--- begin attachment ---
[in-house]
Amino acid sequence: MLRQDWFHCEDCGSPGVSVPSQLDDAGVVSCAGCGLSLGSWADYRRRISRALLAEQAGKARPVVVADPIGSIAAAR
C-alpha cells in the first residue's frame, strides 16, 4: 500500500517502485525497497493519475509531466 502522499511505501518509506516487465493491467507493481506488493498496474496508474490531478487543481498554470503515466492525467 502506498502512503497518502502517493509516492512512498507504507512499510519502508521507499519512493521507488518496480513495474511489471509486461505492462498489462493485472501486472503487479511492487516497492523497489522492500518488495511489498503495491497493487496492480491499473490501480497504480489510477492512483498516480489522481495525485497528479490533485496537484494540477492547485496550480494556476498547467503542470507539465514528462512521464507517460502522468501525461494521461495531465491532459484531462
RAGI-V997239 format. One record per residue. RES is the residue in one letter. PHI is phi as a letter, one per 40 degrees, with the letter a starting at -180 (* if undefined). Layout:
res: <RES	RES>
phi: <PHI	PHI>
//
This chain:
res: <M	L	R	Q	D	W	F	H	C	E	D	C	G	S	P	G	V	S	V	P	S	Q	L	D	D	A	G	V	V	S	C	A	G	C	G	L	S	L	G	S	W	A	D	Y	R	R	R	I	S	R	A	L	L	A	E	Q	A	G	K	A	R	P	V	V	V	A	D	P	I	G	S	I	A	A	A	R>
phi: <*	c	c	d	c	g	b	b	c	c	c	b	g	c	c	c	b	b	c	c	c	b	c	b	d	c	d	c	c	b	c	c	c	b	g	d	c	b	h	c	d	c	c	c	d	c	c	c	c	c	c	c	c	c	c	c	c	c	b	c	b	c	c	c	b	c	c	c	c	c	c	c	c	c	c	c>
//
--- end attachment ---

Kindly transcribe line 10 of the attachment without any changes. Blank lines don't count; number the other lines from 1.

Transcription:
phi: <*	c	c	d	c	g	b	b	c	c	c	b	g	c	c	c	b	b	c	c	c	b	c	b	d	c	d	c	c	b	c	c	c	b	g	d	c	b	h	c	d	c	c	c	d	c	c	c	c	c	c	c	c	c	c	c	c	c	b	c	b	c	c	c	b	c	c	c	c	c	c	c	c	c	c	c>